Alcatel has released the next generation of its Open Media Client software, a middleware solution for Internet-protocol TV rollouts among telcos worldwide.
Long known as a traditional hardware supplier for telcos, Alcatel has ventured into the software space over the past few years, gobbling up companies in order to develop software that complements its infrastructure and access hardware products.
“[The software] enables and manages applications. It’s a content management and content distribution solution,” said Steve West, marketing director in the fixed solutions division at Alcatel. “It’s an open media client, meant to simplify operator interaction with set-top boxes,” he said. “This gives telcos more choices and shorter deployment times.”
Alcatel has deployed its software in 20 projects serving about 100,000 customers worldwide, including Saskatchewan Telecommunications in Canada. It has also done integration and partnership work with Harmonic Inc., Tut Systems and SkyStream Networks Inc. for headend products. Alcatel also has a video-on-demand server partnership deal with Concurrent Computer Corp., and it’s working with Thomson Consumer Electronics, Amino Communications, Samsung Electronics and Pace Micro Technology plc on the set-top side.
To some extent, Alcatel is mirroring the work of Liberate Technologies or Microsoft Corp. in cable for telcos. It wants to provide the core software to make interactive TV, VOD, interactive programming guide and other applications run for telcos. It’s a competitor and an integrator with Microsoft in the telco space. Myrio TV also offers telcos a software application solution.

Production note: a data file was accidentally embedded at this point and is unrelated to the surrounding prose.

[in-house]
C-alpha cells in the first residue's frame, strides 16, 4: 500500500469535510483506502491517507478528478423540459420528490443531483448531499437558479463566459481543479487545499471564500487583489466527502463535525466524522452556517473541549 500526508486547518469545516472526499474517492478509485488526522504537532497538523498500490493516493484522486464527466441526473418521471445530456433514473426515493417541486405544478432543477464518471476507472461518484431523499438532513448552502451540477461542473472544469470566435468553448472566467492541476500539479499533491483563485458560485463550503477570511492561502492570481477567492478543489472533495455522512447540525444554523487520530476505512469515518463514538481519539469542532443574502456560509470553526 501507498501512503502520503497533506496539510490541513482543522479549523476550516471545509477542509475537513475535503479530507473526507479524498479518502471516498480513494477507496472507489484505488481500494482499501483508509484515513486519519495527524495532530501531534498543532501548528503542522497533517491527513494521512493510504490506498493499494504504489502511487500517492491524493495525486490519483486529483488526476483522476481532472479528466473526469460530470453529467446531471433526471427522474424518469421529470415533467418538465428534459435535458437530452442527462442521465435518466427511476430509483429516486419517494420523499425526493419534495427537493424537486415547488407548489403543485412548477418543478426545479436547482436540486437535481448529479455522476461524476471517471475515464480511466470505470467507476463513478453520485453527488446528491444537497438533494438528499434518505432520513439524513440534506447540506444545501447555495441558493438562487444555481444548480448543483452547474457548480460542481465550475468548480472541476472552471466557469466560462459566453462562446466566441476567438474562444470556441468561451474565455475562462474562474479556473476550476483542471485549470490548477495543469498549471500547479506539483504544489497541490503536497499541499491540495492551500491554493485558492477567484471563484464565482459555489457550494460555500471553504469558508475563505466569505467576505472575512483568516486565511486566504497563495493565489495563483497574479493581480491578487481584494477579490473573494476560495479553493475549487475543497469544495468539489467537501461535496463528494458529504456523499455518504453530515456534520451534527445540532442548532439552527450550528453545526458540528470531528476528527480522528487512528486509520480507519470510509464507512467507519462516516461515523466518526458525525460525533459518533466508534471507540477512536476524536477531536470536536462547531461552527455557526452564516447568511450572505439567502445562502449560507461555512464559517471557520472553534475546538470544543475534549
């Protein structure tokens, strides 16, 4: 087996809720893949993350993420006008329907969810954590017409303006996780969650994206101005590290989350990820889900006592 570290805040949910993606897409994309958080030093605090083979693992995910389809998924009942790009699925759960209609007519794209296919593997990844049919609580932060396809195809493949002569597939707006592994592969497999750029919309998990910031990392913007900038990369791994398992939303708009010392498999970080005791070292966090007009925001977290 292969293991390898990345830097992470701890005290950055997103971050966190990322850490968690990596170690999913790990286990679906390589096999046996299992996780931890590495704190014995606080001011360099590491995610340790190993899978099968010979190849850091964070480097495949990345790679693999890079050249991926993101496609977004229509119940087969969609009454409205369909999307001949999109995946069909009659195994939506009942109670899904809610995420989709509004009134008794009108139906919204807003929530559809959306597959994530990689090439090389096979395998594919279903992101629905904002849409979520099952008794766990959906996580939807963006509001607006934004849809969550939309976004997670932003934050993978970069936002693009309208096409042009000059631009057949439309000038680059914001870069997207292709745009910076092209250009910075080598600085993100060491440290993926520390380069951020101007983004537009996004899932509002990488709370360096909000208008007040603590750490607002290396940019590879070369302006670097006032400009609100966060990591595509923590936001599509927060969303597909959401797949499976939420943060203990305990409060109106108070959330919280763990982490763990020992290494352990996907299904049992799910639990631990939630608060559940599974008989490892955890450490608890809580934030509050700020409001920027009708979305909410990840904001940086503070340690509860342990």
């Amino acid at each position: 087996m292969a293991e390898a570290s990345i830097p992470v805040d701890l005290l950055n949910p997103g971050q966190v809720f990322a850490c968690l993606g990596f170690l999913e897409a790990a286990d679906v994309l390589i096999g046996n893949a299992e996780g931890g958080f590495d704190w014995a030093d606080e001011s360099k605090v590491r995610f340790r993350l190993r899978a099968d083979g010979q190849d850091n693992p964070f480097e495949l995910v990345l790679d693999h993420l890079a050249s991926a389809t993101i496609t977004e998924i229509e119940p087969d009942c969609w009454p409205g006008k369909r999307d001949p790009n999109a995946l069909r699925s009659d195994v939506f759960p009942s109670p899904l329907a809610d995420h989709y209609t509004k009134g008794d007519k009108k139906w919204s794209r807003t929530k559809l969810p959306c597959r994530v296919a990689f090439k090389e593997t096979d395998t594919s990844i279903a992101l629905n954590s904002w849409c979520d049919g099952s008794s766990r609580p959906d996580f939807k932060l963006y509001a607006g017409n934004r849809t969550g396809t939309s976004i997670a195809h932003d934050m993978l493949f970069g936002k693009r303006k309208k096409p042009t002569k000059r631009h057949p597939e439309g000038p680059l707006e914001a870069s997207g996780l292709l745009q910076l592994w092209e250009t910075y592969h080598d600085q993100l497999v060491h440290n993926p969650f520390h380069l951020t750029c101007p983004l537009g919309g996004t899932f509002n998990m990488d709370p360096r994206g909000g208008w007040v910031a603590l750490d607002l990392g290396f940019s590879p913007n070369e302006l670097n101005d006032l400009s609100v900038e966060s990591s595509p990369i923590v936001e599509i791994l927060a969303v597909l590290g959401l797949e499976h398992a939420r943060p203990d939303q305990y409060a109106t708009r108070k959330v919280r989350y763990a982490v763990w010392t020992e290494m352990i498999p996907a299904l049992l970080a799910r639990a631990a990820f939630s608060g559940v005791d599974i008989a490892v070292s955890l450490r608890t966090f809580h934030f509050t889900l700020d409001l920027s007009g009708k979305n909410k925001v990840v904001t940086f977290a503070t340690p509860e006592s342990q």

The software push grew naturally out of Alcatel’s hardware division and increasing telco interest in video. Alcatel isn’t in the headend and customer-premises equipment business, West said, but everything in between, including core fiber transport, switching, IP routing and access solutions.
Alcatel has a deal with SBC Communications Inc. to provide technology for its IPTV rollout. SBC has signed a deal with Microsoft TV, but Alcatel said it’s charged with the end-to-end system integration for SBC. “We’re putting these piece parts together. As master systems integrator, we’ll work very closely with Microsoft [to ensure] that SBC’s requirements are met,” West said.
SBC, for instance, is looking at matching applications across platforms, where consumers could direct their digital video recorders from the office PC or cell phone, view pictures from their PC on their TV, among other cross-media applications. West said Alcatel’s software could link all those applications, across devices, together.
West said Alcatel’s Open Media Client is a reference design, which application providers can write to. “We hope that other partners would adopt pieces of that reference design. We’d like to see other partners maximize the potential of the set-top box.
“It’s open to third-party developers to drop in applications,” he said. The company’s goal is to provide “a common user experience. We’ll work with third-party partners to meet specific application requirements.
“From a development perspective, we use open standards wherever possible,” he added. “It’s nonproprietary, to encourage party development. We focus specifically on needs of our customers.”
SaskTel uses Alcatel software and even the company’s guide for its video service. The Canadian telco also uses the software for local, interactive content.
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